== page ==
© 2018 Pokrant et al. This is an open access article distributed under the terms of the Creative Commons Attribution License, which permits unrestricted use, distribution, and reproduction in any medium, provided the original author and source are credited. Several antimicrobials are routinely used by the poultry farming industry on their daily operations, however, researchers have found for some antimicrobials that their residues persist for longer periods in feathers than they do in edible tissues, and at higher concentrations, as well. But this information is not known for other classes of antimicrobials, such as the sulfonamides. Therefore, this work presents an accurate and reliable analytical method for the detection of sulfachloropyridazine (SCP) in feathers and edible tissues from broiler chickens. This method was also validated in-house and then used to study the depletion of sulfachloropyridazine in those matrices. The experimental group comprised 54 broiler chickens, who were raised under controlled conditions and then treated with a commercial formulation of 10% sulfachloropyridazine for 5 days. Samples were analyzed via LC-MS/MS, using13C6-sulfamethazine (SMZ-13C6) as an internal standard. Aromatic sulfonic acid solid phase extraction (SPE) cartridges were used to clean up the samples. The Limit of Detection (LOD) for this method was set at 10 μg kg-1on feathers and liver; and at 5 μg kg-1on muscle. Within the range of 10–100 μg kg-1, the calibration curves for all matrices presented a determination coefficient greater than 0.96. Our results show, with a 95% confidence level, that sulfachloropyridazine persisted in feathers for up to 55 days after ceasing treatment, and its concentrations were higher than in edible tissues. In consequence, to avoid re-entry of antimicrobial residues into the food-chain, we recommend monitoring and inspecting animal diets that contain feather derivatives, such as feathers meals, because they could be sourced from birds that might have been medicated with sulfachloropyridazine.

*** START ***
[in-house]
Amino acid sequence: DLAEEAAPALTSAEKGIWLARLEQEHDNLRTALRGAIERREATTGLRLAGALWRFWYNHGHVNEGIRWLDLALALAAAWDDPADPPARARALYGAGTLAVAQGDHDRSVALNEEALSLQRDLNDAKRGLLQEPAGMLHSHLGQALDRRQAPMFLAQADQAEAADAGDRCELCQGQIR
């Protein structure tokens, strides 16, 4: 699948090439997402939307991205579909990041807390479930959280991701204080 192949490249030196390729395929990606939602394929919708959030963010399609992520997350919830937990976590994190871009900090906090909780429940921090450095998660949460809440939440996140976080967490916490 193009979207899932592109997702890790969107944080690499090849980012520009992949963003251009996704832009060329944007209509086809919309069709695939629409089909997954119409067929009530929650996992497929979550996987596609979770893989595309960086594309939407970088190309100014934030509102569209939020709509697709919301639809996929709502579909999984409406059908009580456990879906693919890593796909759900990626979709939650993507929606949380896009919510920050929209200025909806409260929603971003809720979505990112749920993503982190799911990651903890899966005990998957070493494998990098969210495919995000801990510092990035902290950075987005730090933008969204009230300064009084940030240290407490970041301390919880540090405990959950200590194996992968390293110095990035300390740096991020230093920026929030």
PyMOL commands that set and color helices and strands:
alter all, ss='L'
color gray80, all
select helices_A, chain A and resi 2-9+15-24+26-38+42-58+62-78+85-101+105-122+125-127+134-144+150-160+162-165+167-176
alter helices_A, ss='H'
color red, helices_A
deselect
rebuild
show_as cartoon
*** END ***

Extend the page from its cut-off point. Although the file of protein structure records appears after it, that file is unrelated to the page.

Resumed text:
Pokrant, E., Medina, F., Maddaleno, A., Martín, B. S., & Cornejo, J. (2018). Determination of sulfachloropyridazine residue levels in feathers from broiler chickens after oral administration using liquid chromatography coupled to tandem mass spectrometry. PLoS ONE, 13(7). https://doi.org/10.1371/journal.pone.0200206